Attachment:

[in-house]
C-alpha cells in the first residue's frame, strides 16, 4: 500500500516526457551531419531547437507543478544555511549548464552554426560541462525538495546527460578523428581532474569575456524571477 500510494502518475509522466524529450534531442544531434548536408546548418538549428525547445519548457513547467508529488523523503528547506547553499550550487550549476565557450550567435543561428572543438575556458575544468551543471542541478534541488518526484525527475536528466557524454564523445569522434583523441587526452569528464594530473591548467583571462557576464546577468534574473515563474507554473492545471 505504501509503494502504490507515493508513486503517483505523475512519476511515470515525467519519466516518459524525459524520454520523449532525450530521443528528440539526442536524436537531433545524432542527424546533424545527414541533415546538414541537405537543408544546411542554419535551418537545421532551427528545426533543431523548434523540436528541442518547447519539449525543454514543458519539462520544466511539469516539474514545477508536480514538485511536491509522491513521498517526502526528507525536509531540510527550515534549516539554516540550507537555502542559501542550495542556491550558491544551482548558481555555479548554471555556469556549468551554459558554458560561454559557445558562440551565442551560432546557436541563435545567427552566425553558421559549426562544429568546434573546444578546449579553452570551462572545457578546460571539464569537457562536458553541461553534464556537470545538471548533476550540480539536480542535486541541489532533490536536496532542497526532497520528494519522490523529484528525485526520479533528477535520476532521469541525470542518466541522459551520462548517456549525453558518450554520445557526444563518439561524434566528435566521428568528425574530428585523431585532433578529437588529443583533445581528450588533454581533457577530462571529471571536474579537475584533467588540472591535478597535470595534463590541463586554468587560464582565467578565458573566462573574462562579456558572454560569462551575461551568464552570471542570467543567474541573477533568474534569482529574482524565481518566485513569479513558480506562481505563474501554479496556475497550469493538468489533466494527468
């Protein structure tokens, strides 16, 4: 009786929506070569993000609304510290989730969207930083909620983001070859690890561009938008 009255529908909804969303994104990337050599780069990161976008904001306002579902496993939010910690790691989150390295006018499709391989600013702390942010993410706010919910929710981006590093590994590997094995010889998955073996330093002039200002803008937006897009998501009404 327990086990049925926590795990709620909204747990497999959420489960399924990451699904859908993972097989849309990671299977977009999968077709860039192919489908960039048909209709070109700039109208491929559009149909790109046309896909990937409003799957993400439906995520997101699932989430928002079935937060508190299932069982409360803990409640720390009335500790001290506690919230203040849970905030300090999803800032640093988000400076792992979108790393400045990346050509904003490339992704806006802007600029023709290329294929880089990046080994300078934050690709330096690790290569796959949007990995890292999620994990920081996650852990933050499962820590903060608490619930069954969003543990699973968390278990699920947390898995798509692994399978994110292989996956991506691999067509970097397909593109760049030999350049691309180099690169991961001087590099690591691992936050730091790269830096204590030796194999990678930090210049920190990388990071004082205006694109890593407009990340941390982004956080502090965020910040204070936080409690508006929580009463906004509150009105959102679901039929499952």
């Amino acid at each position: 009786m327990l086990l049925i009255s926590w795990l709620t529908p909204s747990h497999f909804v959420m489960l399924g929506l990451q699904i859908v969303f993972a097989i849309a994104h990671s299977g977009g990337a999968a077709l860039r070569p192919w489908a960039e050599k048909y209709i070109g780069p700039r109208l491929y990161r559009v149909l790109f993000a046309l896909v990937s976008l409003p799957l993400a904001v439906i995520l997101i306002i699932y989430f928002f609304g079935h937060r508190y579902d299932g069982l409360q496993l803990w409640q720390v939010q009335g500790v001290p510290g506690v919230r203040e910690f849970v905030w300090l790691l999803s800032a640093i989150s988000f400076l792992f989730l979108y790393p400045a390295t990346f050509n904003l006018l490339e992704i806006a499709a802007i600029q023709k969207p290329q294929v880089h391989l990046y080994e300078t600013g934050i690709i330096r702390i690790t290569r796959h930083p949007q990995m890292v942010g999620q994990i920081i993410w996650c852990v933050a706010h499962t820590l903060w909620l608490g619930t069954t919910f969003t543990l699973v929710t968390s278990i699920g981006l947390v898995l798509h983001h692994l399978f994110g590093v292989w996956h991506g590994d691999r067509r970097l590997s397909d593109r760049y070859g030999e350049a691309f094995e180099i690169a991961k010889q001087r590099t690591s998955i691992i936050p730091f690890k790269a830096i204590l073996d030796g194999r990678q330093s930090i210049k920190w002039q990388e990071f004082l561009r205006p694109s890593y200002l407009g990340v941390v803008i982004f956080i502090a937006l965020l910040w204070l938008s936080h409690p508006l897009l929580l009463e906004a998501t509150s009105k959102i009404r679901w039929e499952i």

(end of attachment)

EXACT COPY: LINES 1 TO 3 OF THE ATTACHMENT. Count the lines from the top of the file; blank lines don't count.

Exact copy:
[in-house]
C-alpha cells in the first residue's frame, strides 16, 4: 500500500516526457551531419531547437507543478544555511549548464552554426560541462525538495546527460578523428581532474569575456524571477 500510494502518475509522466524529450534531442544531434548536408546548418538549428525547445519548457513547467508529488523523503528547506547553499550550487550549476565557450550567435543561428572543438575556458575544468551543471542541478534541488518526484525527475536528466557524454564523445569522434583523441587526452569528464594530473591548467583571462557576464546577468534574473515563474507554473492545471 505504501509503494502504490507515493508513486503517483505523475512519476511515470515525467519519466516518459524525459524520454520523449532525450530521443528528440539526442536524436537531433545524432542527424546533424545527414541533415546538414541537405537543408544546411542554419535551418537545421532551427528545426533543431523548434523540436528541442518547447519539449525543454514543458519539462520544466511539469516539474514545477508536480514538485511536491509522491513521498517526502526528507525536509531540510527550515534549516539554516540550507537555502542559501542550495542556491550558491544551482548558481555555479548554471555556469556549468551554459558554458560561454559557445558562440551565442551560432546557436541563435545567427552566425553558421559549426562544429568546434573546444578546449579553452570551462572545457578546460571539464569537457562536458553541461553534464556537470545538471548533476550540480539536480542535486541541489532533490536536496532542497526532497520528494519522490523529484528525485526520479533528477535520476532521469541525470542518466541522459551520462548517456549525453558518450554520445557526444563518439561524434566528435566521428568528425574530428585523431585532433578529437588529443583533445581528450588533454581533457577530462571529471571536474579537475584533467588540472591535478597535470595534463590541463586554468587560464582565467578565458573566462573574462562579456558572454560569462551575461551568464552570471542570467543567474541573477533568474534569482529574482524565481518566485513569479513558480506562481505563474501554479496556475497550469493538468489533466494527468
């Protein structure tokens, strides 16, 4: 009786929506070569993000609304510290989730969207930083909620983001070859690890561009938008 009255529908909804969303994104990337050599780069990161976008904001306002579902496993939010910690790691989150390295006018499709391989600013702390942010993410706010919910929710981006590093590994590997094995010889998955073996330093002039200002803008937006897009998501009404 327990086990049925926590795990709620909204747990497999959420489960399924990451699904859908993972097989849309990671299977977009999968077709860039192919489908960039048909209709070109700039109208491929559009149909790109046309896909990937409003799957993400439906995520997101699932989430928002079935937060508190299932069982409360803990409640720390009335500790001290506690919230203040849970905030300090999803800032640093988000400076792992979108790393400045990346050509904003490339992704806006802007600029023709290329294929880089990046080994300078934050690709330096690790290569796959949007990995890292999620994990920081996650852990933050499962820590903060608490619930069954969003543990699973968390278990699920947390898995798509692994399978994110292989996956991506691999067509970097397909593109760049030999350049691309180099690169991961001087590099690591691992936050730091790269830096204590030796194999990678930090210049920190990388990071004082205006694109890593407009990340941390982004956080502090965020910040204070936080409690508006929580009463906004509150009105959102679901039929499952």